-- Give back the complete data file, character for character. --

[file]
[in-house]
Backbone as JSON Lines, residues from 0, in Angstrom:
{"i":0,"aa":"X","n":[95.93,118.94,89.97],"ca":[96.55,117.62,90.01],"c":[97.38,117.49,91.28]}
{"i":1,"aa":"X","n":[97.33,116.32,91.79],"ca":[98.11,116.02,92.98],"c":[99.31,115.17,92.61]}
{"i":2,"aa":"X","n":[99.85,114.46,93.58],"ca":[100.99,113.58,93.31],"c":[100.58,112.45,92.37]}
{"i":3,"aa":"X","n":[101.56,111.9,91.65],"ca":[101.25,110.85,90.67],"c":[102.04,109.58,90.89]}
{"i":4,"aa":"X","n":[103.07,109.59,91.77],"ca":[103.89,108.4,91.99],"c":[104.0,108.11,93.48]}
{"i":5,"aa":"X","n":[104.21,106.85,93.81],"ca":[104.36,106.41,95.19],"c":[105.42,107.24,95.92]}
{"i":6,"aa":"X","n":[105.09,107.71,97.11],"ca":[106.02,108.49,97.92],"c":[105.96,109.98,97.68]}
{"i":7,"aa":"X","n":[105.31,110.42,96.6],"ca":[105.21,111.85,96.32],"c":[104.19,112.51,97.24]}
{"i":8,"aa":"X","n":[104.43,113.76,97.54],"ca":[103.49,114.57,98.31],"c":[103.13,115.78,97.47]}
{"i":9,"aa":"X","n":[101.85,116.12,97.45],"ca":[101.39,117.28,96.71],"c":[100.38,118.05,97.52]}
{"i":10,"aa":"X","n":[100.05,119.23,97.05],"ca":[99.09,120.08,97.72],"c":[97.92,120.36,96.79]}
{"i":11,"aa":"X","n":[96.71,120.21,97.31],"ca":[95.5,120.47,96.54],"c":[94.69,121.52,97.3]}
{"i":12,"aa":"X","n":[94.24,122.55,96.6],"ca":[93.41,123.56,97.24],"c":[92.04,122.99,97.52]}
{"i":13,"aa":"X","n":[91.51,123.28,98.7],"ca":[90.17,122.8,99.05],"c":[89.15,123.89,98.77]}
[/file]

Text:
[in-house]
Backbone as JSON Lines, residues from 0, in Angstrom:
{"i":0,"aa":"X","n":[95.93,118.94,89.97],"ca":[96.55,117.62,90.01],"c":[97.38,117.49,91.28]}
{"i":1,"aa":"X","n":[97.33,116.32,91.79],"ca":[98.11,116.02,92.98],"c":[99.31,115.17,92.61]}
{"i":2,"aa":"X","n":[99.85,114.46,93.58],"ca":[100.99,113.58,93.31],"c":[100.58,112.45,92.37]}
{"i":3,"aa":"X","n":[101.56,111.9,91.65],"ca":[101.25,110.85,90.67],"c":[102.04,109.58,90.89]}
{"i":4,"aa":"X","n":[103.07,109.59,91.77],"ca":[103.89,108.4,91.99],"c":[104.0,108.11,93.48]}
{"i":5,"aa":"X","n":[104.21,106.85,93.81],"ca":[104.36,106.41,95.19],"c":[105.42,107.24,95.92]}
{"i":6,"aa":"X","n":[105.09,107.71,97.11],"ca":[106.02,108.49,97.92],"c":[105.96,109.98,97.68]}
{"i":7,"aa":"X","n":[105.31,110.42,96.6],"ca":[105.21,111.85,96.32],"c":[104.19,112.51,97.24]}
{"i":8,"aa":"X","n":[104.43,113.76,97.54],"ca":[103.49,114.57,98.31],"c":[103.13,115.78,97.47]}
{"i":9,"aa":"X","n":[101.85,116.12,97.45],"ca":[101.39,117.28,96.71],"c":[100.38,118.05,97.52]}
{"i":10,"aa":"X","n":[100.05,119.23,97.05],"ca":[99.09,120.08,97.72],"c":[97.92,120.36,96.79]}
{"i":11,"aa":"X","n":[96.71,120.21,97.31],"ca":[95.5,120.47,96.54],"c":[94.69,121.52,97.3]}
{"i":12,"aa":"X","n":[94.24,122.55,96.6],"ca":[93.41,123.56,97.24],"c":[92.04,122.99,97.52]}
{"i":13,"aa":"X","n":[91.51,123.28,98.7],"ca":[90.17,122.8,99.05],"c":[89.15,123.89,98.77]}